Centre members Oliver Carter and Jez Collins recently attended the LARM Conference, based at the University of Copenhagen, Denmark to present research they have been conducting into fan archivists, or, as they describe them, activist archivists. The conference, featuring keynote speakers such as Lev Manovich, David Hendy and Michelle Hilmes, focused on digital media archives. Oli and Jez’s paper was titled “They’re not pirates, they’re archivists”: The role of fans as curators and archivists of popular culture heritage. Here’s the abstract:
This paper explores the concept of fans and online fan-sites as sites of archival practice and curation of popular culture heritage. Online fan communities are forming around sites that collectively seek out, capture, preserve and make accessible popular materials that include, but not limited to, digitised sound files, moving image files and popular music memorabilia in what Bennett (2009) has termed “DIY preservationism”.
Building on recent work by De Kosnik (2012), Garner (2012) and Carter (2013) we examine how fans of popular culture assume the role of archivist as they digitise, make accessible and share the material objects of popular culture. We demonstrate how these practices are a response to the limitations of formal archives maintained by media institutions and traditional gatekeepers of cultural heritage, where specific content is often ignored or excluded due to a variety of cultural and economic reasons.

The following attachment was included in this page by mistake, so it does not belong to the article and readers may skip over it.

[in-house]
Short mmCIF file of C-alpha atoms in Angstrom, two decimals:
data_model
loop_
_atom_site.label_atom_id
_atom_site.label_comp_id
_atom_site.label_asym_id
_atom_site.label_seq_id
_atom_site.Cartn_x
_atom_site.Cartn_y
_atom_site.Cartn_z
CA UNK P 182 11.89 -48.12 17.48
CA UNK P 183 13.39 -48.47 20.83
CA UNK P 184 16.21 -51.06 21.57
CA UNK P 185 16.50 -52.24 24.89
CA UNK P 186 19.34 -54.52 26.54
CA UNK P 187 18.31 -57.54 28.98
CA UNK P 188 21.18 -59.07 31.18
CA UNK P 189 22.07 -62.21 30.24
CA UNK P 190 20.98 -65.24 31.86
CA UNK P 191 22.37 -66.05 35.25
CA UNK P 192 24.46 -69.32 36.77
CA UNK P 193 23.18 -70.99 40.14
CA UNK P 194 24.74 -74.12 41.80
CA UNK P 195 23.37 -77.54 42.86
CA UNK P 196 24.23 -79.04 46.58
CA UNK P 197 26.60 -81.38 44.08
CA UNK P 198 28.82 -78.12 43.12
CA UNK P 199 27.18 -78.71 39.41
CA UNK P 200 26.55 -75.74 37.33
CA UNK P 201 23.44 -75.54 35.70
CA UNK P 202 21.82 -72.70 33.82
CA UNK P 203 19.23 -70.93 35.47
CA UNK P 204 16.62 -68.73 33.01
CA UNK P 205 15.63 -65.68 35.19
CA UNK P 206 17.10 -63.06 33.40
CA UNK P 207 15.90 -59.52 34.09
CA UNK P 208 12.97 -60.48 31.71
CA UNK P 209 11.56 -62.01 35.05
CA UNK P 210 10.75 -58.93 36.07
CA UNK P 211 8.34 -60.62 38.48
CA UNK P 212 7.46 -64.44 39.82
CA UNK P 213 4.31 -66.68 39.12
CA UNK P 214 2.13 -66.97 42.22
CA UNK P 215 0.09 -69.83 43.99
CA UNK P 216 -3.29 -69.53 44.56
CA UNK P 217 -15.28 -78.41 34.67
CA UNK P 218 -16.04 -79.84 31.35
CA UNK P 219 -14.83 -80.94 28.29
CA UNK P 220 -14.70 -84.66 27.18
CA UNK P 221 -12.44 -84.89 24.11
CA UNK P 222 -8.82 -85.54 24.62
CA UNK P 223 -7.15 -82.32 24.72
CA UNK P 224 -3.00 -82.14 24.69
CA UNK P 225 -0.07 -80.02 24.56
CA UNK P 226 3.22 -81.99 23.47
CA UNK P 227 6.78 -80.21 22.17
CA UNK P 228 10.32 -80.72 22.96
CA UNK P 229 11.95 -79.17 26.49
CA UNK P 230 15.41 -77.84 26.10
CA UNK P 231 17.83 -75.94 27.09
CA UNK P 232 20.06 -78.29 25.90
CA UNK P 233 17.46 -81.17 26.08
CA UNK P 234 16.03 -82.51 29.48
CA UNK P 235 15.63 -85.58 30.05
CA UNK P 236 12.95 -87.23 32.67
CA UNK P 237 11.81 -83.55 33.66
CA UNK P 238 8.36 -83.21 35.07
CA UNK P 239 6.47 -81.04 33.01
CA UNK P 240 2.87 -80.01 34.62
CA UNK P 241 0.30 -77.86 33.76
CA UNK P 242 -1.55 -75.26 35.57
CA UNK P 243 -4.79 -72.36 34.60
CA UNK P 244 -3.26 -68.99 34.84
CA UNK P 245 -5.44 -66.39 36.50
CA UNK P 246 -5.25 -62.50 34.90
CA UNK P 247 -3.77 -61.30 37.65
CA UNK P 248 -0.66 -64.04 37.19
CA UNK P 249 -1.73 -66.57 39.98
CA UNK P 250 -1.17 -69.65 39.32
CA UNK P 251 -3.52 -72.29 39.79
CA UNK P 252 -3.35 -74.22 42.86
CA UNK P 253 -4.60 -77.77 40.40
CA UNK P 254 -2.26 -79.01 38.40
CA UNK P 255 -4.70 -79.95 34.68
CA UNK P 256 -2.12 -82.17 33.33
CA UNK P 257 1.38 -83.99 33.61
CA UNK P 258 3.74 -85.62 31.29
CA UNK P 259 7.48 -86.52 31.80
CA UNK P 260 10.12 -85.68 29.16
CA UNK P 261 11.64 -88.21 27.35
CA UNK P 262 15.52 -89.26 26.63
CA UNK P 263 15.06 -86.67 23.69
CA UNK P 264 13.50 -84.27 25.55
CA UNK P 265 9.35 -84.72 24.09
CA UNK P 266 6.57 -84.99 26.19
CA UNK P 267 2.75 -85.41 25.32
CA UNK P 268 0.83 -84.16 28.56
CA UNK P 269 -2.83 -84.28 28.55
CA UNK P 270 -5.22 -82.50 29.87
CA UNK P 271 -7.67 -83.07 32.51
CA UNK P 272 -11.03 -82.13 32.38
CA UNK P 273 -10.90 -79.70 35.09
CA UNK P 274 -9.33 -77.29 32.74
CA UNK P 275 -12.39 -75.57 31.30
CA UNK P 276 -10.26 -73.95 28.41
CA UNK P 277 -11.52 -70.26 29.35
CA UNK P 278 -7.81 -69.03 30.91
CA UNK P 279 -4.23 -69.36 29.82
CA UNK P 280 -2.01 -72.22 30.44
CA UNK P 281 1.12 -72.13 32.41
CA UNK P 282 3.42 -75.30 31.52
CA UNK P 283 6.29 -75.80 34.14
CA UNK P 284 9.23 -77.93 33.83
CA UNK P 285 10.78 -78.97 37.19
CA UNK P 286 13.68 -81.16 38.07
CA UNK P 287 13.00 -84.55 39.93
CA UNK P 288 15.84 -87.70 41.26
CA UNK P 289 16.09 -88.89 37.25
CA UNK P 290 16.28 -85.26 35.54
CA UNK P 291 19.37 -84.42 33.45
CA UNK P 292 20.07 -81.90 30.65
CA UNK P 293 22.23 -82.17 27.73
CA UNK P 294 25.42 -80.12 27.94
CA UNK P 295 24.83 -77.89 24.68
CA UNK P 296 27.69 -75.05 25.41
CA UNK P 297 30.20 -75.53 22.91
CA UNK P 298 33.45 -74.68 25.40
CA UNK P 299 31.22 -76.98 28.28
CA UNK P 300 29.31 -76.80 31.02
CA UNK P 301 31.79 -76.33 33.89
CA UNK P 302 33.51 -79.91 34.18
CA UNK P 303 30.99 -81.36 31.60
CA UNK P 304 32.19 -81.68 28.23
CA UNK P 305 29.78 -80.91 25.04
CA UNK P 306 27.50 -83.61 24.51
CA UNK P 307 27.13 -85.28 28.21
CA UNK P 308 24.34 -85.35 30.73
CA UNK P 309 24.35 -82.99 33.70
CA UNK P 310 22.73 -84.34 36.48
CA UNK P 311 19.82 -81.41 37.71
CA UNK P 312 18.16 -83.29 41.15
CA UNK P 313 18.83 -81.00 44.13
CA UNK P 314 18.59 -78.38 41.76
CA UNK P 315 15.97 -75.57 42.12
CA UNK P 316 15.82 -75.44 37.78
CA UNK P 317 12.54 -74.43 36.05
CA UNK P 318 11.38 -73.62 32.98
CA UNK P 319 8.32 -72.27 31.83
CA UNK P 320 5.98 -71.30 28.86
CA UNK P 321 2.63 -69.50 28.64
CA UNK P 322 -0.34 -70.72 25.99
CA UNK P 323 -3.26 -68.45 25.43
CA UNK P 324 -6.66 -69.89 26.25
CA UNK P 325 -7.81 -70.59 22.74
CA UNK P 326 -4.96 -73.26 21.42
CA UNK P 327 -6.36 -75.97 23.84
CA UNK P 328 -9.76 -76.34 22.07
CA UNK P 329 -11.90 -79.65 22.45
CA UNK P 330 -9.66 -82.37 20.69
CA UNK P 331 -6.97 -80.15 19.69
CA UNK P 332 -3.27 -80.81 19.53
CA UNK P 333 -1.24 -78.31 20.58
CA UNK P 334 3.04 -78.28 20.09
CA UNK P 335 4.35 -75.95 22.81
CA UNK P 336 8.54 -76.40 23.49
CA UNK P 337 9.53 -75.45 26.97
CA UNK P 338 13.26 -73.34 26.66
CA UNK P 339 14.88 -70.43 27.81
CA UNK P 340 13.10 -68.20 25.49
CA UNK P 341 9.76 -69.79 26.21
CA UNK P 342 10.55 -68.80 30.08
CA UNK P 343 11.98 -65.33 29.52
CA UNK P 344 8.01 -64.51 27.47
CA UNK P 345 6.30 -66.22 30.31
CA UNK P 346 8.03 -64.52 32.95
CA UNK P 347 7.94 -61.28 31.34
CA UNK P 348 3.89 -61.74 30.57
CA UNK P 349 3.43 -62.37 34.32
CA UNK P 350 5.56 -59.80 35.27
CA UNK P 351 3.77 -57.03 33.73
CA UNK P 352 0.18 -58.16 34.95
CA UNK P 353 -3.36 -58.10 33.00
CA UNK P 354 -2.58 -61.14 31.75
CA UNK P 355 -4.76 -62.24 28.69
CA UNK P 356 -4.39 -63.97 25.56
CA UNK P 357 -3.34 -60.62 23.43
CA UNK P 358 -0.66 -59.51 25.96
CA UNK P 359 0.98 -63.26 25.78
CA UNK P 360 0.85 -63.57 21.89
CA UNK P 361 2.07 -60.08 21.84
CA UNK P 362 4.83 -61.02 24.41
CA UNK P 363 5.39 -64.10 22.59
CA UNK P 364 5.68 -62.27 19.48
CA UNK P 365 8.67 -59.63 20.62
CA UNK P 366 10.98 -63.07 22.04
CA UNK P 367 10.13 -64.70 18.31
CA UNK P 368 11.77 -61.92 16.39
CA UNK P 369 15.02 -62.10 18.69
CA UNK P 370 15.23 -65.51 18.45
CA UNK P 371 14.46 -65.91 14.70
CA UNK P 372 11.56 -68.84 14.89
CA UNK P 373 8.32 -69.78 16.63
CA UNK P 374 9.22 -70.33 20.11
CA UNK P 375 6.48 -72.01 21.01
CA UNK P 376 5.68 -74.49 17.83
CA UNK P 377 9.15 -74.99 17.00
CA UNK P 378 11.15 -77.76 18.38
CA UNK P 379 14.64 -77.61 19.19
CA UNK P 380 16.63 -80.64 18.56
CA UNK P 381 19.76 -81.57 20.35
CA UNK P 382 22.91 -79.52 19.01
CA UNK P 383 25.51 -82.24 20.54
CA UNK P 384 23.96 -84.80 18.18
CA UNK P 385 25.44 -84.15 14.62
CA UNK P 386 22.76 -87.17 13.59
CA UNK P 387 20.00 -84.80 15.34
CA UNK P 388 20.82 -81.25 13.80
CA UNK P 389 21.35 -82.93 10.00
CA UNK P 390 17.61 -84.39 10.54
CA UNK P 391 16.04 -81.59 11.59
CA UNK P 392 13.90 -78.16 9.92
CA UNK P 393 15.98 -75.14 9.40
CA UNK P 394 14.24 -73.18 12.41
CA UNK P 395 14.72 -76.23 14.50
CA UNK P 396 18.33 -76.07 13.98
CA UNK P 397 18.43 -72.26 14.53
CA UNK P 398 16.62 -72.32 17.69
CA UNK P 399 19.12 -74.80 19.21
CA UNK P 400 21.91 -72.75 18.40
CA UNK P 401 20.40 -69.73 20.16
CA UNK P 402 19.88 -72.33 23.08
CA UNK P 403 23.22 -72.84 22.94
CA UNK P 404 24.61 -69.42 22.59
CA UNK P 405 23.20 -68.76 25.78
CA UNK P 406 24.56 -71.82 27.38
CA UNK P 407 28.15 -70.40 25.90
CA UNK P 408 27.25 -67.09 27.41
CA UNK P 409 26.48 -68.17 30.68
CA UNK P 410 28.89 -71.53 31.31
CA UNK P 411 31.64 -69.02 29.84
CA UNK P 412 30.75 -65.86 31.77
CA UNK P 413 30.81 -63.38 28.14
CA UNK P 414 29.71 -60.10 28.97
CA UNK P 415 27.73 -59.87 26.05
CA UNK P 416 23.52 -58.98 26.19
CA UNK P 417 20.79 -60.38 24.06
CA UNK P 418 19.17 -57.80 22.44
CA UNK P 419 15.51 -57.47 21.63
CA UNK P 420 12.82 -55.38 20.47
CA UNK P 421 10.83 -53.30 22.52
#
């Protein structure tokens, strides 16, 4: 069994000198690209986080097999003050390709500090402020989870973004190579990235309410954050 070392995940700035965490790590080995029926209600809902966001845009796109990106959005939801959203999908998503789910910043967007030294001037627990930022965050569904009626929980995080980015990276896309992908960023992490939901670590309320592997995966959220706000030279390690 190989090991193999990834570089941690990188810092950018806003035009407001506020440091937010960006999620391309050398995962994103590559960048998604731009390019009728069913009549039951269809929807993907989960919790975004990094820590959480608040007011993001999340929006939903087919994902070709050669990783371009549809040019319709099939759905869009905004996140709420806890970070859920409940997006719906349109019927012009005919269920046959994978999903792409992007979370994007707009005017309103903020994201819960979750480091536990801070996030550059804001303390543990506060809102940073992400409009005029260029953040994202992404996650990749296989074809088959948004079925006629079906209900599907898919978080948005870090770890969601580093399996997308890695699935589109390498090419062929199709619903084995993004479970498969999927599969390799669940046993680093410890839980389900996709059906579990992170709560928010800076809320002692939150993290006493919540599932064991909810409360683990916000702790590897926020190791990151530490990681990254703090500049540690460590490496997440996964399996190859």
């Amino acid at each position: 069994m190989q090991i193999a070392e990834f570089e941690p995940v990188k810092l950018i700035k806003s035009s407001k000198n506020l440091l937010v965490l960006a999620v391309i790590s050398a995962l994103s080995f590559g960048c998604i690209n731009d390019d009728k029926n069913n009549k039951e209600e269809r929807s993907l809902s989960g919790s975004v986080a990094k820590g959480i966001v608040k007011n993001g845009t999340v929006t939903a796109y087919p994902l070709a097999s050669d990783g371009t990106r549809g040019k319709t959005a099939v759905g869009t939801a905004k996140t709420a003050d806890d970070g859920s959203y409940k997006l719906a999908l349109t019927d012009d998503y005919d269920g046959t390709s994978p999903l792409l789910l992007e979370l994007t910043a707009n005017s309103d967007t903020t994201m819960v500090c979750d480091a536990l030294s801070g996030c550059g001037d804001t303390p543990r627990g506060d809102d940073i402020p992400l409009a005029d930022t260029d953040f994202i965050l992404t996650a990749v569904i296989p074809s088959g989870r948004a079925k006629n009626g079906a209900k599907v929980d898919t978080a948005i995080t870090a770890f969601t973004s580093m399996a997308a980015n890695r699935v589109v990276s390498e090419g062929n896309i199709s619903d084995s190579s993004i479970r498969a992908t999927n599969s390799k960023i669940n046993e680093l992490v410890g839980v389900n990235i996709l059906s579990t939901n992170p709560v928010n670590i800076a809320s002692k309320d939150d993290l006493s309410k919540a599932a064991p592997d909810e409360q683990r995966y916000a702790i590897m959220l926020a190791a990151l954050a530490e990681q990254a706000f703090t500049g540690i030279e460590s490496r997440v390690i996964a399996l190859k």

Drawing on virtual ethnographic studies of a number of fan constructed online archives and engagement with their curators, we use three case studies to highlight how such practices not only help to preserve the products of popular culture, but how they also are valuable resources for scholars and practitioners. These examples also show the tensions that exist between fan archivists and rights owners. We consider how fans claim the products of popular culture as their heritage by their actions in and around online archives.
We argue that such fan sites play a crucial role in the preservation of popular culture’s ‘expressive cultural artefacts’ and in so doing create rich and valuable archives that document the histories of popular music.”